Re: I think my book may be wrong about cardinality, but I'm not sure

From: Cimode <cimode_at_hotmail.com>
Date: Thu, 26 Jul 2007 14:24:57 -0700

On 26 juil, 22:53, "Bruce C. Baker" <b..._at_undisclosedlocation.net> wrote:
>
> news:46a8fca4\$0\$8833\$9a566e8b_at_news.aliant.net...
>
>
>
> > Bruce C. Baker wrote:
>
> >> "Cimode" <cim..._at_hotmail.com> wrote in message
>
> >>>On 26 juil, 18:21, "Bruce C. Baker" <b..._at_undisclosedlocation.net>
> >>>wrote:
>
> >>>>"Cimode" <cim..._at_hotmail.com> wrote in message
>
>
> >>>>>On 26 juil, 16:38, "Bruce C. Baker" <b..._at_undisclosedlocation.net>
> >>>>>wrote:
>
> >>>>>>"Cimode" <cim..._at_hotmail.com> wrote in message
>
>
> >>>>>>>On 26 juil, 03:13, "Bruce C. Baker" <b..._at_undisclosedlocation.net>
> >>>>>>>wrote:
>
> >>>>>><snip>
>
> >>>>>>>>Each tuple in a relation with N attributes corresponds to a point in
> >>>>>>>>an
> >>>>>>>>N-dimensional space, with each attribute being orthogonal to all of
> >>>>>>>>the
> >>>>>>>>others.
>
> >>>>>>>What does that mean ? How is a single attribute orthogonal to N-1
> >>>>>>>attributes part of the same relation?. What do you exactly designate
> >>>>>>>as *orthogonality*? Why would a tuple necessarily be a point and not
> >>>>>>>a line ofr plane in geometrical N-space?
> >>>>>>>What about degree 0/1 relations? How does a degree 0 relation
> >>>>>>>represent a point in space?
>
> >>>>>>The answers to all your questions can be found in any linear algebra
> >>>>>>textbook.
>
> >>>>>Really? Would you care providing a source?
>
> >>>>"If a relation has /n/ columns, then /each row in that relation
> >>>>represents a
> >>>>point in n-dimensional space/--and the relation as a whole represents a
> >>>>set
> >>>>of such points. In other words, a relation of /n/ columns is
> >>>>/n/-dimensional, not two-dimensional. *Let's all vow never to say "flat
> >>>>relations" ever again.*"
>
> >>>>"Date on Database", ISBN 1-59059-746-X, page 371
>
> >>>>As for a linear algebra textbook, there are thousands of them. Pick one
> >>>>and
> >>>>make the necessary extrapolation to relational database theory.
>
> >>>That's what I suspected (Date's algebra).
>
> >>>Thank you anyway for providing some sources (I do appreciate the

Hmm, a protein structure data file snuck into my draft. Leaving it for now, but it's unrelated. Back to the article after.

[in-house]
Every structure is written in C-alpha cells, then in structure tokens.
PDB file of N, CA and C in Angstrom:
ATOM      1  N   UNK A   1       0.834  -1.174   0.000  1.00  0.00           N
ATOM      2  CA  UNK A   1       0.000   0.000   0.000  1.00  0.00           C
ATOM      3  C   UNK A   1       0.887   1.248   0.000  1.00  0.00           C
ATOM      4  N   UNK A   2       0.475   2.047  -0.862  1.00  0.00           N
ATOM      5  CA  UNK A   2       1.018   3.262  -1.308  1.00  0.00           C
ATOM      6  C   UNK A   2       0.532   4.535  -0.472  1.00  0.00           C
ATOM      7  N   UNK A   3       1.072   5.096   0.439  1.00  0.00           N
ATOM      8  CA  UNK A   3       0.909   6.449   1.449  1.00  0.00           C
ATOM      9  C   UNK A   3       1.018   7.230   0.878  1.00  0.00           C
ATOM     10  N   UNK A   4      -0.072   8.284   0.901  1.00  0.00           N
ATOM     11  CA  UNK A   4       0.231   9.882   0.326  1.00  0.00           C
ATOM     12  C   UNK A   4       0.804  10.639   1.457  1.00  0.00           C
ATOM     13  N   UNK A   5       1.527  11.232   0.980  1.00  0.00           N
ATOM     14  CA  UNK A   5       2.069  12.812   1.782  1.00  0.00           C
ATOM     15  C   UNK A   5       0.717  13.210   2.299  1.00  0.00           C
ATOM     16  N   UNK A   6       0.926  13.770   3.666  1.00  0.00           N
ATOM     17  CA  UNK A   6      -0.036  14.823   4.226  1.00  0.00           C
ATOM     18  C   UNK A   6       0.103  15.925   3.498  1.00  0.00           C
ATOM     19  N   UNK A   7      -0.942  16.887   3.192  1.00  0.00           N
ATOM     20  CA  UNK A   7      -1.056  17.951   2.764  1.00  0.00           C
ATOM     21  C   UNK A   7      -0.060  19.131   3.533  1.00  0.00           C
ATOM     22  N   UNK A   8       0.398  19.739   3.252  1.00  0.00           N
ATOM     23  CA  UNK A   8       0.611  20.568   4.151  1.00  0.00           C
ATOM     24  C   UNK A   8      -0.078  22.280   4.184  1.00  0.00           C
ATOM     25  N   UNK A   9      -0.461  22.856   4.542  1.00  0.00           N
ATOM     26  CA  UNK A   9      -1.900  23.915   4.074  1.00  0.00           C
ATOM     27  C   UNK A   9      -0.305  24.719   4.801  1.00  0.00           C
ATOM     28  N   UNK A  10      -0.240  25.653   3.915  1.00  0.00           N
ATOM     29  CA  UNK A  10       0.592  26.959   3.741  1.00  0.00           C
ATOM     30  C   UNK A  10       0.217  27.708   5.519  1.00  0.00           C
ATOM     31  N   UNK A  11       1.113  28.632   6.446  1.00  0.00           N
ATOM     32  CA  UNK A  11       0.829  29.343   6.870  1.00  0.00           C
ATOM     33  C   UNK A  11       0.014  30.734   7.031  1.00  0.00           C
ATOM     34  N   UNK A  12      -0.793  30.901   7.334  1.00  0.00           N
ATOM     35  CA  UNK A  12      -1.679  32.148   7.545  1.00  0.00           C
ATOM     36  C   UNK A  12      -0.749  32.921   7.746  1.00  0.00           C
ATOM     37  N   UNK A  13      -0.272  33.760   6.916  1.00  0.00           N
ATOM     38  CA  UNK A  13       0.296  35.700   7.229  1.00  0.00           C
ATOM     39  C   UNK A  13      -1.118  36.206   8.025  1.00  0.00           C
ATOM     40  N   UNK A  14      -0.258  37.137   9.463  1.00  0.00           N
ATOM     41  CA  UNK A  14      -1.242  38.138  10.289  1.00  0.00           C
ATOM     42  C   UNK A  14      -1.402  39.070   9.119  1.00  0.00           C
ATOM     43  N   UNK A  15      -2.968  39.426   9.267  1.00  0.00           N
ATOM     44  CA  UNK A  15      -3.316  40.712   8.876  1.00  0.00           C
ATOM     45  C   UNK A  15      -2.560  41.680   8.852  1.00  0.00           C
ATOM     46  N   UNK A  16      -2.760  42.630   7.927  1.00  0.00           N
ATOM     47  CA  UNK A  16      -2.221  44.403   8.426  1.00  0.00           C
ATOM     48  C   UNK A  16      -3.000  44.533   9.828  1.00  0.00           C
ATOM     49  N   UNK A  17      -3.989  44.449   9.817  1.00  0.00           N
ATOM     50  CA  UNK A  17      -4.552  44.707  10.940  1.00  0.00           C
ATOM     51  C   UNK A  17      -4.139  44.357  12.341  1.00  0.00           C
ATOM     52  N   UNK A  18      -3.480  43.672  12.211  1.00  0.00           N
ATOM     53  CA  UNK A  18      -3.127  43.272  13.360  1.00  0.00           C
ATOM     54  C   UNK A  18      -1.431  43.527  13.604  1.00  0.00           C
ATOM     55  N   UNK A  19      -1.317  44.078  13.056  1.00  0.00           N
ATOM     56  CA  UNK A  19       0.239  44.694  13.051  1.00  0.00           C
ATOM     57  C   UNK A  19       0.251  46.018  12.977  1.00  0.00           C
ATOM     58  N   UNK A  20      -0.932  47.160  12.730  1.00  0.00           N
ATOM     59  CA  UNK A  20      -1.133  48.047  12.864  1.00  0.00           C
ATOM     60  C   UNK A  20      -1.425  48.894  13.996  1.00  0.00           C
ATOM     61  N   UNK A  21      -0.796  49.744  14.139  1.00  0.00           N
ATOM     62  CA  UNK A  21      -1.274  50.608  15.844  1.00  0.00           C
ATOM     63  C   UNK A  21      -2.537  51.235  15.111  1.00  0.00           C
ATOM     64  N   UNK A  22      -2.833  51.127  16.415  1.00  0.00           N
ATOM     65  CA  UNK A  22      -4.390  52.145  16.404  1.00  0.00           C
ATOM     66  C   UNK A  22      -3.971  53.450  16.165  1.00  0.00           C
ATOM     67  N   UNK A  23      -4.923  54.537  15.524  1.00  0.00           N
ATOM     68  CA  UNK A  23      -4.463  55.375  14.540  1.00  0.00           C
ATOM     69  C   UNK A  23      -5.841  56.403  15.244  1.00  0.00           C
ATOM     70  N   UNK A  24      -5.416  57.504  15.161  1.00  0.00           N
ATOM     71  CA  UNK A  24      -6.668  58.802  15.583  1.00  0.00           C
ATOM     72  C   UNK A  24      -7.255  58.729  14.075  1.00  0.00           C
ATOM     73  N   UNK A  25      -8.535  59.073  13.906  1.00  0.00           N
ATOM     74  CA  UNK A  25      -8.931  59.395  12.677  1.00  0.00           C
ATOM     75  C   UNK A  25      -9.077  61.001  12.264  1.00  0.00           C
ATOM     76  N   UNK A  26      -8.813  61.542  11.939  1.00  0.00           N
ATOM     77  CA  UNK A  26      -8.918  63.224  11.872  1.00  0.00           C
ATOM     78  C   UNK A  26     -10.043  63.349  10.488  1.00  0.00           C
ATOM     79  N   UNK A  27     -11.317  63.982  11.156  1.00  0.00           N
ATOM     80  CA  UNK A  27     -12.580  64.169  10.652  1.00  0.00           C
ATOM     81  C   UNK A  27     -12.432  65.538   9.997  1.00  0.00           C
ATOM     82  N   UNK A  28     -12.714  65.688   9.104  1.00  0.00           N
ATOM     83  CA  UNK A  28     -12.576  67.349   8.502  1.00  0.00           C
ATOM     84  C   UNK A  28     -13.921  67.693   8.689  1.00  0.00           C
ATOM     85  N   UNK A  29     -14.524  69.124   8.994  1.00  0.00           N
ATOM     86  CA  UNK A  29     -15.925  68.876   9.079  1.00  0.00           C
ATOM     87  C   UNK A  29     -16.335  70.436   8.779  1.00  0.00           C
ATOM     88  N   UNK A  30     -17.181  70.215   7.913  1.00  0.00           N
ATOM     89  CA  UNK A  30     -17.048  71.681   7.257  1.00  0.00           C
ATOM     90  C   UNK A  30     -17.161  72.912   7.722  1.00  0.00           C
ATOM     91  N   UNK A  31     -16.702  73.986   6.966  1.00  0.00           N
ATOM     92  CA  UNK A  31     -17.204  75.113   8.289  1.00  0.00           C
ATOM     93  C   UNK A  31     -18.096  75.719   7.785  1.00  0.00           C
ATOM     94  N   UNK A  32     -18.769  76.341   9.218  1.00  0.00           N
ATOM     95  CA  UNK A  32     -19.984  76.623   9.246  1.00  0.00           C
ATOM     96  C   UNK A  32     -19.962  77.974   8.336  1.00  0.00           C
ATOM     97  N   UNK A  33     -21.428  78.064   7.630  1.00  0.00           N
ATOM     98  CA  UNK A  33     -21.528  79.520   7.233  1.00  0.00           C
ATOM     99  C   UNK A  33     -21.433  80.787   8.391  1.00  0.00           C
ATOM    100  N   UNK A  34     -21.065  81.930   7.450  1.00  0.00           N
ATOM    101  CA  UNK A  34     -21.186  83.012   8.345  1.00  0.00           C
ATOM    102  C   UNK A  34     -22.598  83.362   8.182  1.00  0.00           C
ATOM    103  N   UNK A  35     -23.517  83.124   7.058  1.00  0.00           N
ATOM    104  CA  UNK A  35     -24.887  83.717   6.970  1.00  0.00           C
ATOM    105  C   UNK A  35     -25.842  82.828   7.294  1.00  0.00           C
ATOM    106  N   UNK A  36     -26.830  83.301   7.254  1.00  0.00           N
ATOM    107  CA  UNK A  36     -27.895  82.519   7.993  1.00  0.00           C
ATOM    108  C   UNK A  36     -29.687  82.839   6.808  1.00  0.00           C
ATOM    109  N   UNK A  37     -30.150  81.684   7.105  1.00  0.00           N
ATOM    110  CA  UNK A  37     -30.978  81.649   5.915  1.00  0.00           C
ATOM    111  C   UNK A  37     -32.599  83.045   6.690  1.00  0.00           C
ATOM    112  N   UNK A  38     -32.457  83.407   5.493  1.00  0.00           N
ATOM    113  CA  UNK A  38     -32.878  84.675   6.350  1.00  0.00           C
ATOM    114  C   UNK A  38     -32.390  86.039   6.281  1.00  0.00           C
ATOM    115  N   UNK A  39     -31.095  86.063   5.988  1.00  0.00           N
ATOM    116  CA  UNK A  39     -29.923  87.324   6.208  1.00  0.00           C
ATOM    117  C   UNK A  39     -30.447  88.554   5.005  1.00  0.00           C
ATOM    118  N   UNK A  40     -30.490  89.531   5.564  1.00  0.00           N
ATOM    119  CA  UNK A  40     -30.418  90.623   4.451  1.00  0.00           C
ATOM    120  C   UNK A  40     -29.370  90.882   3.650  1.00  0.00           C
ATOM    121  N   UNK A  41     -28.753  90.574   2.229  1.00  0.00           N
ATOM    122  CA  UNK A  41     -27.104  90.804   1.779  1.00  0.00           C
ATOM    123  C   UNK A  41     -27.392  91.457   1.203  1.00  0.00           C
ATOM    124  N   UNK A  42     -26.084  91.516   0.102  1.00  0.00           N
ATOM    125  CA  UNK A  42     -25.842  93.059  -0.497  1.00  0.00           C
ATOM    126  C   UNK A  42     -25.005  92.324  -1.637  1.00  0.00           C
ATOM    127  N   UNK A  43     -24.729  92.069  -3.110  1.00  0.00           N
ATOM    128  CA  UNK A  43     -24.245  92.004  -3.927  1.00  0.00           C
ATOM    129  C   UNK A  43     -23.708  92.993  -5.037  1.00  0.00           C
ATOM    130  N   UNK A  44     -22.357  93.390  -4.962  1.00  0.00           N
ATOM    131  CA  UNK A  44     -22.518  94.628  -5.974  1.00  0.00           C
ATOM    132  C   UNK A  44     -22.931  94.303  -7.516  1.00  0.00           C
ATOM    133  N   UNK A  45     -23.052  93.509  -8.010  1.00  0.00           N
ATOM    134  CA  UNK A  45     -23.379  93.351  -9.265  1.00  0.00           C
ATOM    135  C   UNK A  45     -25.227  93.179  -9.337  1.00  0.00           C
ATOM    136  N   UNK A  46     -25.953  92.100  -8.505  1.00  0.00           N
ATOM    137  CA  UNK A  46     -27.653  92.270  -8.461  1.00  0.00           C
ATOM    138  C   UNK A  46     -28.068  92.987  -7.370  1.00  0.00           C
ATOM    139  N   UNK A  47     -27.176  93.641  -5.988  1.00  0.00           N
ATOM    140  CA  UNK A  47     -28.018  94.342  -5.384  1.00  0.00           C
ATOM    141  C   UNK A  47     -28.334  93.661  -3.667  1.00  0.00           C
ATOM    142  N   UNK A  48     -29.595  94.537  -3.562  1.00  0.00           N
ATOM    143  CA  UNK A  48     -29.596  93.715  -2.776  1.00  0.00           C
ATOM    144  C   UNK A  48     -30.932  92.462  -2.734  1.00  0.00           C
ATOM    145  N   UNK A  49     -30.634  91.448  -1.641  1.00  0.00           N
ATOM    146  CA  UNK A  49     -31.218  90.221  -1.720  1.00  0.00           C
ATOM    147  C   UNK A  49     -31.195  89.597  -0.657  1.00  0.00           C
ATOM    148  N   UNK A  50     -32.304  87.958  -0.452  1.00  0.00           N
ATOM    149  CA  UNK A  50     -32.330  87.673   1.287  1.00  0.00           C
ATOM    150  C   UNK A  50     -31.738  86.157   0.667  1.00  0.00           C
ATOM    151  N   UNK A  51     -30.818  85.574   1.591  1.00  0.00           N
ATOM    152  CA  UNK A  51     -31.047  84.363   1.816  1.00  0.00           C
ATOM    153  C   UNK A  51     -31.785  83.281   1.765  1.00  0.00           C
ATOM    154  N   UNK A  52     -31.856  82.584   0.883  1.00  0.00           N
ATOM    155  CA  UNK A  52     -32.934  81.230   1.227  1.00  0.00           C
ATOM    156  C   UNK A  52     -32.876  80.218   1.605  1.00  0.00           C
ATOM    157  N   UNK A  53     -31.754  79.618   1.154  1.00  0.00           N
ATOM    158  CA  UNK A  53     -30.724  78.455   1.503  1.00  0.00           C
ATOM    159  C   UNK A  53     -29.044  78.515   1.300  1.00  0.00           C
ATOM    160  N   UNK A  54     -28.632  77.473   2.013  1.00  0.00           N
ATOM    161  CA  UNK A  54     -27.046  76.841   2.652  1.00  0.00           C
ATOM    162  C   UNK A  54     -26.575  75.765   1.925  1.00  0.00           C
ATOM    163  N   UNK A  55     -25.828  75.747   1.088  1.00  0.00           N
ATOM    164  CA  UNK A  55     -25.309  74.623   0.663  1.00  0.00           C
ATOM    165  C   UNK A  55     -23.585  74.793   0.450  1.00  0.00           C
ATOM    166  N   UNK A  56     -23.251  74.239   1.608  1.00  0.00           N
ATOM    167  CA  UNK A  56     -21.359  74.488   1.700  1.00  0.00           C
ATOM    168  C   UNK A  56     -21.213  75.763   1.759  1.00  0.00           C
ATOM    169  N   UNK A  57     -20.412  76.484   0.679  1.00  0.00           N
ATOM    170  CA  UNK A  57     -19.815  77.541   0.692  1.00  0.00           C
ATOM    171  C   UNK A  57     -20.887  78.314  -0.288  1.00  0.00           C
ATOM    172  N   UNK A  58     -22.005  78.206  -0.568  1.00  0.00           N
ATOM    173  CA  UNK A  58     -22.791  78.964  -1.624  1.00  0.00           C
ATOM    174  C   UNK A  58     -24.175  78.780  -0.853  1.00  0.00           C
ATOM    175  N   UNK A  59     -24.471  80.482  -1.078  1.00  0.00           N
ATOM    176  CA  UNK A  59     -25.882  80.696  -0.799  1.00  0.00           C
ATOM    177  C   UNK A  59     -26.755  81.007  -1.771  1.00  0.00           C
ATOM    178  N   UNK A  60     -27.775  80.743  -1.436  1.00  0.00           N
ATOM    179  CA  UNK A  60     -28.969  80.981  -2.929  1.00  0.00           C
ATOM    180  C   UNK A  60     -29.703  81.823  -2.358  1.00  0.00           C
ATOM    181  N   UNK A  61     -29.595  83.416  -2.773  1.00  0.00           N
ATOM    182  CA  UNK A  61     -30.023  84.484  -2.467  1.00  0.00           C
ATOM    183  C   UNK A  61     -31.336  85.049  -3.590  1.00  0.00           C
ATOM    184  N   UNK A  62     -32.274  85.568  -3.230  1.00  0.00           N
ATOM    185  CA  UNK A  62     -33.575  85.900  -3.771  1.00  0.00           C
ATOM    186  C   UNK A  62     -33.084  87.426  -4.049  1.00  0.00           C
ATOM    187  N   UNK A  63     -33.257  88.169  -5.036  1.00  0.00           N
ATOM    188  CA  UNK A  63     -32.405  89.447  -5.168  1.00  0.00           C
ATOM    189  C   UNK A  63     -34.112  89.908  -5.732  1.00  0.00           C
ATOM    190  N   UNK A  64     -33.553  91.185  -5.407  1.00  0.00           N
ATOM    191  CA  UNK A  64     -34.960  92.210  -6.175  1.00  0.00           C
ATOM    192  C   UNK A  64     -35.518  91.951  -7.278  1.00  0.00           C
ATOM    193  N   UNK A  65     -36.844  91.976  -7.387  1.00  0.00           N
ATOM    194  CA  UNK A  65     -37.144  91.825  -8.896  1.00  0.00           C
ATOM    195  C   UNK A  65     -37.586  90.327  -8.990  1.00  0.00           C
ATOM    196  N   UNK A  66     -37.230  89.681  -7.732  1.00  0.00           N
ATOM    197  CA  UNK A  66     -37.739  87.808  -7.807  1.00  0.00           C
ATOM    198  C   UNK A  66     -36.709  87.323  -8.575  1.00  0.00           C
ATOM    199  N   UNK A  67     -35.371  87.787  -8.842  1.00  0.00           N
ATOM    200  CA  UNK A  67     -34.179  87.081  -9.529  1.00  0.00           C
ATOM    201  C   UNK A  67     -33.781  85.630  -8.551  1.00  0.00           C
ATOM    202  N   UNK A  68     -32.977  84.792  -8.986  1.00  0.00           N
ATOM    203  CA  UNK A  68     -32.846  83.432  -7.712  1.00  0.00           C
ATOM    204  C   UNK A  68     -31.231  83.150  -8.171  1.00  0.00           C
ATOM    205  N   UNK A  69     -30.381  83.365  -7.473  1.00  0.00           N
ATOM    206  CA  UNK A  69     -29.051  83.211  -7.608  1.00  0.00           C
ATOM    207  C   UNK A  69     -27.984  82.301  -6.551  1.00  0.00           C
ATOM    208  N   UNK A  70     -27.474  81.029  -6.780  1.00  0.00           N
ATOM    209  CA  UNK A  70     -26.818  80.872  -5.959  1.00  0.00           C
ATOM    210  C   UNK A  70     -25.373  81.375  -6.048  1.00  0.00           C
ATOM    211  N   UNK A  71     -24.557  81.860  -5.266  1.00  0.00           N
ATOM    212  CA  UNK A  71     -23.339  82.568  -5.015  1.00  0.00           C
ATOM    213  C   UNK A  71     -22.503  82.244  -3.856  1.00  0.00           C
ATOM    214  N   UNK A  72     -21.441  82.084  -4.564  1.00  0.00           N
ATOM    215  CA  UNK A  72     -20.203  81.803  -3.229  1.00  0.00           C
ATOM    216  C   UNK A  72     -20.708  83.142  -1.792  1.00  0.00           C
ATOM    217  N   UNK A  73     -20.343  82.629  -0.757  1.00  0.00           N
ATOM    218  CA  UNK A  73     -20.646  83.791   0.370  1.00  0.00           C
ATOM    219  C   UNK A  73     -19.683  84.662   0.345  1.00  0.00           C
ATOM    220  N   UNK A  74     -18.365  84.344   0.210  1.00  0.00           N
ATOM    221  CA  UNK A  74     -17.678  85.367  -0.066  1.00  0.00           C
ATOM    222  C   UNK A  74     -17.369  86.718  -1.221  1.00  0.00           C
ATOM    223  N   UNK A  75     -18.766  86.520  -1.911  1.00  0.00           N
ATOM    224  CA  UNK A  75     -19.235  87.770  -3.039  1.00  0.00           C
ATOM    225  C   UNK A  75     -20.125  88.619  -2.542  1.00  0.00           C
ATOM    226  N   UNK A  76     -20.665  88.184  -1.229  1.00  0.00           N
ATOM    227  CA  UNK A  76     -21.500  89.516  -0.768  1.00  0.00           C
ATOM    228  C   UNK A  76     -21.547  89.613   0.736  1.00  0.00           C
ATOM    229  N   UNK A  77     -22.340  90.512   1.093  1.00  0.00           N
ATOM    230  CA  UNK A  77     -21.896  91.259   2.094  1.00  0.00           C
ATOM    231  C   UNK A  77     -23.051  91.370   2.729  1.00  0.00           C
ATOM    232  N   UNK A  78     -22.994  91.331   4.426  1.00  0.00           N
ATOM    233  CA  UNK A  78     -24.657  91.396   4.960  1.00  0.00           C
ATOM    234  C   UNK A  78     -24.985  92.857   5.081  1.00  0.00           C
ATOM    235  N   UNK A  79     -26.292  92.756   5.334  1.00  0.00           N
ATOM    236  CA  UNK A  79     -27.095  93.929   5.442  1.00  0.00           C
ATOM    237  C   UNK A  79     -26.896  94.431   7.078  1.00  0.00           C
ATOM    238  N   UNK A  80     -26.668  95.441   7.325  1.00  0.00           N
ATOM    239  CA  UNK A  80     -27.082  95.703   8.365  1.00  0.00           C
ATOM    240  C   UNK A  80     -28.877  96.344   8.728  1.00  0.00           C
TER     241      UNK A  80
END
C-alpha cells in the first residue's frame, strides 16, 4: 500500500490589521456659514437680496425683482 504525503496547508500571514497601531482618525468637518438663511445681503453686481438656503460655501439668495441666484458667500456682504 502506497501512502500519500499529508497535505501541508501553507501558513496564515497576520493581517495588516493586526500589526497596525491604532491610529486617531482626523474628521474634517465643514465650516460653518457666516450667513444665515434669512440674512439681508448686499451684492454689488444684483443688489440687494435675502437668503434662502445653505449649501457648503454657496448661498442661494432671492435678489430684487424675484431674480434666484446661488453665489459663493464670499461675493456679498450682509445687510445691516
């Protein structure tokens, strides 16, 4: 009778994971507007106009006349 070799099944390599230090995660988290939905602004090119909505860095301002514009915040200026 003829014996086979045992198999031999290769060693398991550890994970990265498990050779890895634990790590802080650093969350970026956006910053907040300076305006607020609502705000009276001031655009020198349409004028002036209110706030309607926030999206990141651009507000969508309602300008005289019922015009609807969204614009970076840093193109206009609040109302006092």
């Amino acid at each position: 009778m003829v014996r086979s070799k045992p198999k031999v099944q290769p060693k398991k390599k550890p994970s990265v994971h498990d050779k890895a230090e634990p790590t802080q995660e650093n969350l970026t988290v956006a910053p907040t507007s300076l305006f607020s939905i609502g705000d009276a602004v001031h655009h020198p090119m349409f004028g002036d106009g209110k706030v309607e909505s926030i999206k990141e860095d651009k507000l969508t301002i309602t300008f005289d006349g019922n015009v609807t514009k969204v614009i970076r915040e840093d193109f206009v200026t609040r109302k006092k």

> >>>effort). The purpose of my questions was to raise the issue that one
> >>>may *arbitrarily choose several math constructs to describe the *non
> >>>flat* nature of relations. Choosing a POINT in N dimensionnal space
> >>>(correlated to N attributes) to describe relation tuple set is just
> >>>one *possible* math construct choice and such choice has implications
> >>>I never felt confortable with. If I apply Date's definition replacing
> >>>the *n* by some values:
>
> >>>>A degree 1 relation tuple set is necessarily a LINE (1 - dimensional
> >>>>space)
> >>>>A degree 2 relation tuple set is necessarily represented as a PLANE (2 -
> >>>>dimensional space)
> >>>>How is a degree 0 relation tuple set represented considering that it has
> >>>>0-dimensions according to Date?
>
> >> Good point! (Please excuse the pun; an opportunity like this arises only
> >> once in a lifetime. :-) )
>
> >> What /does/ an empty tuple represent? Is it some sort of NULL, as opposed
> >> to a null /set/?
>
> >> And since the tuples in a relation must all be distinct, that would seem
> >> to imply that a non-empty relation having no attributes could contain
> >> only a single "null tuple". Could this "null relation" serve as an
> >> identity element for joins?
>
> >> Let me get back to you ... :-)
>
> > Not null. True. A non-empty 0-ary relation is the relational equivalent of
> > True. An empty 0-ary relation is the relational equivalent of False.
>
> Allow me to correct a poor word choice in my previous post: When I wrote
> NULL, I was thinking along the lines of a null reference, as in C or C#, NOT
> a SQL NULL.
>
> I think I see where you're going with True and False as defined in your
> post, though ...
So, let me summarize this, based on D&D algebra, degree N relation tuples are points located in N-coordinate system. Therefore, degree-1 relation tuples set make a LINE , degree-2 relation tuple set makes a PLANE and so forth...As degree-0 is described in D&D as equivalent TRUE (if there are tuples) and FALSE (if empty), do you see how the POINT analogy becomes ambiguous? In my perspective such analogy had the sole purpose of explaining that in no case relations are to be mistaken with tables/ I have not read yet any formal demonstration qualifying degree-0 relation according to such hypothesis. Received on Thu Jul 26 2007 - 23:24:57 CEST

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